Women gather from across the country to donate milk for a study analysing how the composition of breast milk changes as children get older.
On the 21 February 2018 over 120 breastfeeding women and their children visited Charing Cross hospital to take part in a unique citizen science event, aimed at improving our understanding of how the composition of breast milk changes as children get older. The experimental idea was formed by members of the Parenting Science Gang (PSG) in collaboration with Dr Simon Cameron and Dr Natalie Shenker from the Department of Surgery and Cancer at Imperial College London.
What makes this project different is that the idea came from members of the PSG who, although not scientifically trained, want to base parenting decisions on sound evidence. They recognised that whilst women are advised to breastfeed exclusively until six months, and beyond two years as long as mother and child wish to, there are few studies examining the impact on milk composition over the natural term of breastfeeding.
Mothers travel from far and wide to contribute to research
Breastfeeding mothers, most with their children, travelled from all over the country to express milk, which would later be analysed using rapid evaporative ionisation mass spectrometry (REIMS). This novel technique, developed by Imperial’s Professor Zoltan Takáts, provides a metabolic fingerprint of samples by evaporation using a carbon dioxide laser. The vapour generated during this process is channelled to a mass spectrometer for metabolic profiling. The underlying principles are the same as those used in the iKnife, which differentiates between healthy and malignant tissue intra operatively, and in REIMS clinical microbiology diagnostic platform.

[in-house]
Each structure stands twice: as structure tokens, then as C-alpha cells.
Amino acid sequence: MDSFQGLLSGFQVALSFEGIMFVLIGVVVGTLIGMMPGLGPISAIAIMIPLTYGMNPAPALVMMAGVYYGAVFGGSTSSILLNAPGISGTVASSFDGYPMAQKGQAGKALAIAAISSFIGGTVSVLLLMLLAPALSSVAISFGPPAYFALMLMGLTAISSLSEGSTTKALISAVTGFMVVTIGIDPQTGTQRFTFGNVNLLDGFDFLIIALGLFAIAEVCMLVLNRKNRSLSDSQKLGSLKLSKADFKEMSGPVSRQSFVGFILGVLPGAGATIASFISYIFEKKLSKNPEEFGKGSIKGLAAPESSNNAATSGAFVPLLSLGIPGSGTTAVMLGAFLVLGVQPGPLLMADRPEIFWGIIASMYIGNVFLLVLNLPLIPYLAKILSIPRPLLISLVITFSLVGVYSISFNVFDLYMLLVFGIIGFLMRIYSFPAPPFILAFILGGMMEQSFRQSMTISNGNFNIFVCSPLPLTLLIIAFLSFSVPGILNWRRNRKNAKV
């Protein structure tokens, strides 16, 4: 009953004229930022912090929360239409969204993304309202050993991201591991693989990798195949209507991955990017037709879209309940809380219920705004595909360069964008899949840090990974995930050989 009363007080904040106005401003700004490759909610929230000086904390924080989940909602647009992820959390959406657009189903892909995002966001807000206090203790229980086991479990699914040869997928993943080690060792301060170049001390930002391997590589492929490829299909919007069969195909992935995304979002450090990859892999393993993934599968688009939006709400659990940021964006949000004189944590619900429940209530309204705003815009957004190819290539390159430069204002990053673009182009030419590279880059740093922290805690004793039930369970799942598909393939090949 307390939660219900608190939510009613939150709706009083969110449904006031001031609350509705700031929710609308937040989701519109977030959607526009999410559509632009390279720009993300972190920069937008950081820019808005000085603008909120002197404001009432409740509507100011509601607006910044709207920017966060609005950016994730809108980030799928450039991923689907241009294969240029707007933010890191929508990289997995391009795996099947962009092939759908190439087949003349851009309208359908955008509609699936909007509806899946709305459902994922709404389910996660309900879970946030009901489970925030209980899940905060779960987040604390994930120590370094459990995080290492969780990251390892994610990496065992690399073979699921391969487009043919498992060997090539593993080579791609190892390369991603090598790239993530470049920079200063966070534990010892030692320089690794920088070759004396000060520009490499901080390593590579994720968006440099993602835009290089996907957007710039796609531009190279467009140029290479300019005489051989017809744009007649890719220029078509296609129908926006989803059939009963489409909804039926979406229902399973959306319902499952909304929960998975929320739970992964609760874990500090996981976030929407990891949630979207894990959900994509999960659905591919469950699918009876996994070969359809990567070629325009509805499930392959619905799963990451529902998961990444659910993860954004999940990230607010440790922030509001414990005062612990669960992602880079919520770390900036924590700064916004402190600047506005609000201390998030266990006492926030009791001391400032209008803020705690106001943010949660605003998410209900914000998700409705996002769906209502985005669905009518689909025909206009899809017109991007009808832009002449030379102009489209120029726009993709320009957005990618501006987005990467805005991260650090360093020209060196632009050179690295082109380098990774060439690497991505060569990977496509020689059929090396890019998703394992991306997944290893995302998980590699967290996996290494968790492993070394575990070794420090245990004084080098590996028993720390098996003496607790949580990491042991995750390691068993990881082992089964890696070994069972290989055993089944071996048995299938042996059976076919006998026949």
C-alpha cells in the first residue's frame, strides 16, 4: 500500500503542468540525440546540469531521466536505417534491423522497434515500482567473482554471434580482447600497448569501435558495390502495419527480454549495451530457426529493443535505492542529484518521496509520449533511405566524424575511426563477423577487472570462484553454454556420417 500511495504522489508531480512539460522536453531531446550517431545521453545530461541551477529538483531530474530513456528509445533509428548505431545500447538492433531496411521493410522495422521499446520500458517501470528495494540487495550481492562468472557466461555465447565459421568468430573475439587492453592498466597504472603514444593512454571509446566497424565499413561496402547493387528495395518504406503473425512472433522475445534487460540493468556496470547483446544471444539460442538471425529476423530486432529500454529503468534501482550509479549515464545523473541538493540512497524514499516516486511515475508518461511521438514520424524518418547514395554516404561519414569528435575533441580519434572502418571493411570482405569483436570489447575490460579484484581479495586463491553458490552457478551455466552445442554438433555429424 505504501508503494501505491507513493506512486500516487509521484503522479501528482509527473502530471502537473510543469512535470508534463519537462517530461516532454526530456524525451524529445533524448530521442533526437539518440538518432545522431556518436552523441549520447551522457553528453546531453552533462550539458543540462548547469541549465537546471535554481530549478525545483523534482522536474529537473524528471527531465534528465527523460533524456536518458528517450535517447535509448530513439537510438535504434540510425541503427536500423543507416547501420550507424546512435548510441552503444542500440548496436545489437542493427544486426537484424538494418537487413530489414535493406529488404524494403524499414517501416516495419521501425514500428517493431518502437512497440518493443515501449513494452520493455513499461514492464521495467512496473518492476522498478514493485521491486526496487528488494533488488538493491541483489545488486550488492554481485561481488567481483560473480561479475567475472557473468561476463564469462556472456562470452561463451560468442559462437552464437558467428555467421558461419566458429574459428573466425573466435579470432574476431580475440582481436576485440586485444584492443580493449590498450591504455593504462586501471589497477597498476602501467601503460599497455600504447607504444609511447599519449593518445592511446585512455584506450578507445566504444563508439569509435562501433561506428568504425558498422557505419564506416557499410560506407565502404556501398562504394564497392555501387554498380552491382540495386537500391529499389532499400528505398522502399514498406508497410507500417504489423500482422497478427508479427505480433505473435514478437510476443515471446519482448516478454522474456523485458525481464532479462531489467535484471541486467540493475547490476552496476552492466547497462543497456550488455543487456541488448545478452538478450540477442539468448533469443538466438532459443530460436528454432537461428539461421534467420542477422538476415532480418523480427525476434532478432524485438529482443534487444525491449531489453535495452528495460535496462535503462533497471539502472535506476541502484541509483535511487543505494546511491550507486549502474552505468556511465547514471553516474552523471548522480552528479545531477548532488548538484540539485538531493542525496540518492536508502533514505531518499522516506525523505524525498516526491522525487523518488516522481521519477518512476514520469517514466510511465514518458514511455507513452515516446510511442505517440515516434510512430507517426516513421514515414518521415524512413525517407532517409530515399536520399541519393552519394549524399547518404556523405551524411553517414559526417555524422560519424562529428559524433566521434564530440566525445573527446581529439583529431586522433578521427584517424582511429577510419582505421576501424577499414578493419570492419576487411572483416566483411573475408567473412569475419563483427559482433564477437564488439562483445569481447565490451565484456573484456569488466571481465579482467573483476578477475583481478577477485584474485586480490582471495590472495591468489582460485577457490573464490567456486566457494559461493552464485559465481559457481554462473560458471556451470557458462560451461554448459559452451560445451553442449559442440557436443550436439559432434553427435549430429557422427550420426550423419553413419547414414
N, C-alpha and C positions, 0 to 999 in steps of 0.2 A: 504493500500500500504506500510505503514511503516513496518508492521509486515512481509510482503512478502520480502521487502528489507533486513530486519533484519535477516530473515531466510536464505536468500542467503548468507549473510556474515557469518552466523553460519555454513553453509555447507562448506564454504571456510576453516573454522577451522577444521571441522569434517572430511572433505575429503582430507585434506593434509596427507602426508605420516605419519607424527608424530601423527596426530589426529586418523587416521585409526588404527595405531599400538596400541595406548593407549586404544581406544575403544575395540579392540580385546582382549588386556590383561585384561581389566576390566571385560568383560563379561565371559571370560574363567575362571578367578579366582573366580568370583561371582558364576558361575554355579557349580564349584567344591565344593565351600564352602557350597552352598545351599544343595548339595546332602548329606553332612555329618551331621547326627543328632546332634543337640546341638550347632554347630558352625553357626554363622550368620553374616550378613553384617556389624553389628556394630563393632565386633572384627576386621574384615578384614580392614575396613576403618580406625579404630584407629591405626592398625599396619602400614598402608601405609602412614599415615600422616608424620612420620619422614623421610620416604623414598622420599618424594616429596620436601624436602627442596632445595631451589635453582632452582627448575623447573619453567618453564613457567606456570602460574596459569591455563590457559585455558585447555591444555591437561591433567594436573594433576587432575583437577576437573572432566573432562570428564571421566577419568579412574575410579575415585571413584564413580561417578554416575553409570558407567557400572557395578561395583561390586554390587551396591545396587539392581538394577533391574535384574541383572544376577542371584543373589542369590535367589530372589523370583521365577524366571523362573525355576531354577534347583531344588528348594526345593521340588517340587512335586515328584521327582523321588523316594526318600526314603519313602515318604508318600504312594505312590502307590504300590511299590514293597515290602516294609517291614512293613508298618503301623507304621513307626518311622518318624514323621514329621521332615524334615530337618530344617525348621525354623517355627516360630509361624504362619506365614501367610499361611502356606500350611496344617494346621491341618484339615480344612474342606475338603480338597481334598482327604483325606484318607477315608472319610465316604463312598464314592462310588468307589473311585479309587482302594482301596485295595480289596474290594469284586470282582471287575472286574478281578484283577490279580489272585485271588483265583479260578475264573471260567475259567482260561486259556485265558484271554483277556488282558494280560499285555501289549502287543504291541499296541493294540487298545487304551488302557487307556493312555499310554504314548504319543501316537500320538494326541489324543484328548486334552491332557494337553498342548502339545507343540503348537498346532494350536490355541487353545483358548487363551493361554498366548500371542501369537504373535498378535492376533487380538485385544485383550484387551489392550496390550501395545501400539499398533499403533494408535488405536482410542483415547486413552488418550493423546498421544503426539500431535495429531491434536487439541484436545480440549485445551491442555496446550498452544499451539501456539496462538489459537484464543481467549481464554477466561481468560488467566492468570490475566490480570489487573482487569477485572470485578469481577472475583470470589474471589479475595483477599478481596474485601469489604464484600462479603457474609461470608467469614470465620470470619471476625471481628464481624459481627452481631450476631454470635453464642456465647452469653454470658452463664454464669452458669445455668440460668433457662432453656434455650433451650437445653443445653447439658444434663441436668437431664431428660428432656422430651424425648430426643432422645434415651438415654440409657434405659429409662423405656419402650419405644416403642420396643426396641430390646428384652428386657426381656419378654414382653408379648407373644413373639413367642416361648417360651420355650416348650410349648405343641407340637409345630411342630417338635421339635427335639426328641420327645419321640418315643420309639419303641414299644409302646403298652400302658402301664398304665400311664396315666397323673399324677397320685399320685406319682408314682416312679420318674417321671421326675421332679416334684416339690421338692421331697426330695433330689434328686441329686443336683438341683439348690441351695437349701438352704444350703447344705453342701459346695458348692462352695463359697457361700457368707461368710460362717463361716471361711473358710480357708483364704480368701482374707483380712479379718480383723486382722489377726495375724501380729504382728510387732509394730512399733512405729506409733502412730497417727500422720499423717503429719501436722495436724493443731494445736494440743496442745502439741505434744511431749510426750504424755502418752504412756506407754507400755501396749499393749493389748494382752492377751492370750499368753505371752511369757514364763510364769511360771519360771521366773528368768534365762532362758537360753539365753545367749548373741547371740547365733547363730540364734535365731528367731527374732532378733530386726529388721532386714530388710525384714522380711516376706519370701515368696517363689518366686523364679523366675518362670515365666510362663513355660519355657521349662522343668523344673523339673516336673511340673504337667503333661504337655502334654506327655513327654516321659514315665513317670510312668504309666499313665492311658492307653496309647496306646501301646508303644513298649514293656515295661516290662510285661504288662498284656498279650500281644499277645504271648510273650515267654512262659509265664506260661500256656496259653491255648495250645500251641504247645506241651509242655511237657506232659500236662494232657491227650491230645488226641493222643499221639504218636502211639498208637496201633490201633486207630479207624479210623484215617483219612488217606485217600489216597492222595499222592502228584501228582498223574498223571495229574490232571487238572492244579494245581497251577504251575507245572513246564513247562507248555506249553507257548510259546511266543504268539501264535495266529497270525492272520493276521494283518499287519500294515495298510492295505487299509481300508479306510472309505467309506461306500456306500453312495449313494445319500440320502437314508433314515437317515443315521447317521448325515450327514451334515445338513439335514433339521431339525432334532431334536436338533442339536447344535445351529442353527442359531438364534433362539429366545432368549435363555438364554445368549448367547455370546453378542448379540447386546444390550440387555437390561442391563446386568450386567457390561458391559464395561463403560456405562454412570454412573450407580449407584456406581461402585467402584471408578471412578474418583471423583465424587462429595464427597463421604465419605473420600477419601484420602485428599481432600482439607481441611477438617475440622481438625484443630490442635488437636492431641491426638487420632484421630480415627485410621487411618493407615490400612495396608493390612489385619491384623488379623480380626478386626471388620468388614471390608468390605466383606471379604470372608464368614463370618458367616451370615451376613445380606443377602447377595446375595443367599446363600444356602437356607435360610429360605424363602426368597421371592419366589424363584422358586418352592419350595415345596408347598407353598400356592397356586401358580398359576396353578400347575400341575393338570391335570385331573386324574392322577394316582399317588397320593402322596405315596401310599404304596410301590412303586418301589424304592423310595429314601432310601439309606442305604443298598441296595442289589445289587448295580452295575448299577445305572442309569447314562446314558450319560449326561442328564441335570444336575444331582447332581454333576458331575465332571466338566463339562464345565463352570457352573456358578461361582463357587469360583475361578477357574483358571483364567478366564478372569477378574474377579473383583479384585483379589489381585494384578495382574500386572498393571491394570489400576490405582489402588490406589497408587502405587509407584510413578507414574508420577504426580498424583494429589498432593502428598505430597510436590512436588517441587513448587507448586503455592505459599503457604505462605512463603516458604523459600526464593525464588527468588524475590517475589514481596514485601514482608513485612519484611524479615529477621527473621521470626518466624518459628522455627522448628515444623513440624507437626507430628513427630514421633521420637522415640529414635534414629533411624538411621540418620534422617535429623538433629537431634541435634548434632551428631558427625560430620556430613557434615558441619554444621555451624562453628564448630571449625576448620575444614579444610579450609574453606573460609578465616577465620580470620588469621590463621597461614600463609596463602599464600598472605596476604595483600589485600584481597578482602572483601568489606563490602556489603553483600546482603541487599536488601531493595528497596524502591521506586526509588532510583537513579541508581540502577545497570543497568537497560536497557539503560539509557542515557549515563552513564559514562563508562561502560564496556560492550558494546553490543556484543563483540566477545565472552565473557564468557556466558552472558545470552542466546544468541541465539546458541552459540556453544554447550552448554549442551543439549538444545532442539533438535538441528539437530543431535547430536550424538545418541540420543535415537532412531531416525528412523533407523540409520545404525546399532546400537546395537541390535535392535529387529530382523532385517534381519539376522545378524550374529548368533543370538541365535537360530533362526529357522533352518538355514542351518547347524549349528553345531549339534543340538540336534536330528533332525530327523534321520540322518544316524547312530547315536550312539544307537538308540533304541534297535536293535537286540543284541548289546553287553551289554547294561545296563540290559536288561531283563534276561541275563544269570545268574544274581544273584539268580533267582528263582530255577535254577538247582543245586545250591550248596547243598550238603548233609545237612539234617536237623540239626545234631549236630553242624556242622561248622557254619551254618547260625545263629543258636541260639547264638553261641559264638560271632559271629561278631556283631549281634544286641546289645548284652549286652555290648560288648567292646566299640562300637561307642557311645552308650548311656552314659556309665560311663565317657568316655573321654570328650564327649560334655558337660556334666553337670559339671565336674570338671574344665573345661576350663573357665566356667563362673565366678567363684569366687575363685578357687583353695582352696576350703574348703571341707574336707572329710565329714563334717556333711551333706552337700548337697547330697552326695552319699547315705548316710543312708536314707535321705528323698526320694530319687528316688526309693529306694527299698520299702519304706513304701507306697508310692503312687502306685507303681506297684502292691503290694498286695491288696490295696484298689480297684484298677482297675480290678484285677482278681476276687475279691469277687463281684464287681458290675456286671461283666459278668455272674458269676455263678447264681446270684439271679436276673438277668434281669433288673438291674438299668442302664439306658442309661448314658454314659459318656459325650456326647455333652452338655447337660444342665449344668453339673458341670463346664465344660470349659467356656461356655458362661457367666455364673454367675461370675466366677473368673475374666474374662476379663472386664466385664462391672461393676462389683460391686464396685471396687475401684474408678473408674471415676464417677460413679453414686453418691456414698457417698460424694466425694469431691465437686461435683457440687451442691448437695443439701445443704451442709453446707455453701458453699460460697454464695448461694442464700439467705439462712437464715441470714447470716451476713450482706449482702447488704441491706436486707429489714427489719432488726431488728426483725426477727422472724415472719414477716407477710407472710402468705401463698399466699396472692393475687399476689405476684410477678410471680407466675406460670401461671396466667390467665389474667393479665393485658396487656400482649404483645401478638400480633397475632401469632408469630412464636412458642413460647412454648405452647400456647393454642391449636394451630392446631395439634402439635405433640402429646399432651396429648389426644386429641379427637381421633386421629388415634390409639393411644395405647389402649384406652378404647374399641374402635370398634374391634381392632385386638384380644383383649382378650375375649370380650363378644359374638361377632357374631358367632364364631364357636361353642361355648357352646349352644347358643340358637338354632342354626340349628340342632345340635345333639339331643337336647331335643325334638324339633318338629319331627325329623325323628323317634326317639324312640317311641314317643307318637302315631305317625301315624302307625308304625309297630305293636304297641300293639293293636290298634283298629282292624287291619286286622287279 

Breastfeeding mothers design innovative experiment with Imperial researchers
The research day demonstrated the success of citizen-led science projects and their role in setting future research questions. Members of Professor Takáts’ research group and Dr Shenker’s team at the Hearts Milk Bank, including lactation consultant Jo Watt, worked with the PSG to ensure milk collection (using breastfeeding pumps provided by Central Medical Supplies) and the analysis ran smoothly. Dr Cameron said: “The enthusiasm and dedication of the mothers who travelled from as far as Galloway, in Scotland, was truly remarkable. Whilst the descent of 120 children to the Charing Cross Hospital campus of Imperial College London in one day was technically challenging the outcome was a very enjoyable, creative day that culminated in ground breaking research”.
The findings from this study and the others we have planned will help to change how we think about breastfeeding. Parents need that knowledge. Dr Natalie Shenker
Dr Shenker added, “It is difficult to believe how little we know or understand about human milk, which is likely to have driven the evolution and adaptation of our species. The findings from this study and the others we have planned in partnership with labs around the world will help to change how we think about breastfeeding. Parents need that knowledge”. Sample analysis is currently being performed and it is expected that members of PSG will work alongside Dr Simon Cameron and Dr Shenker in the analysis and publication of the findings.
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Department of Infectious Disease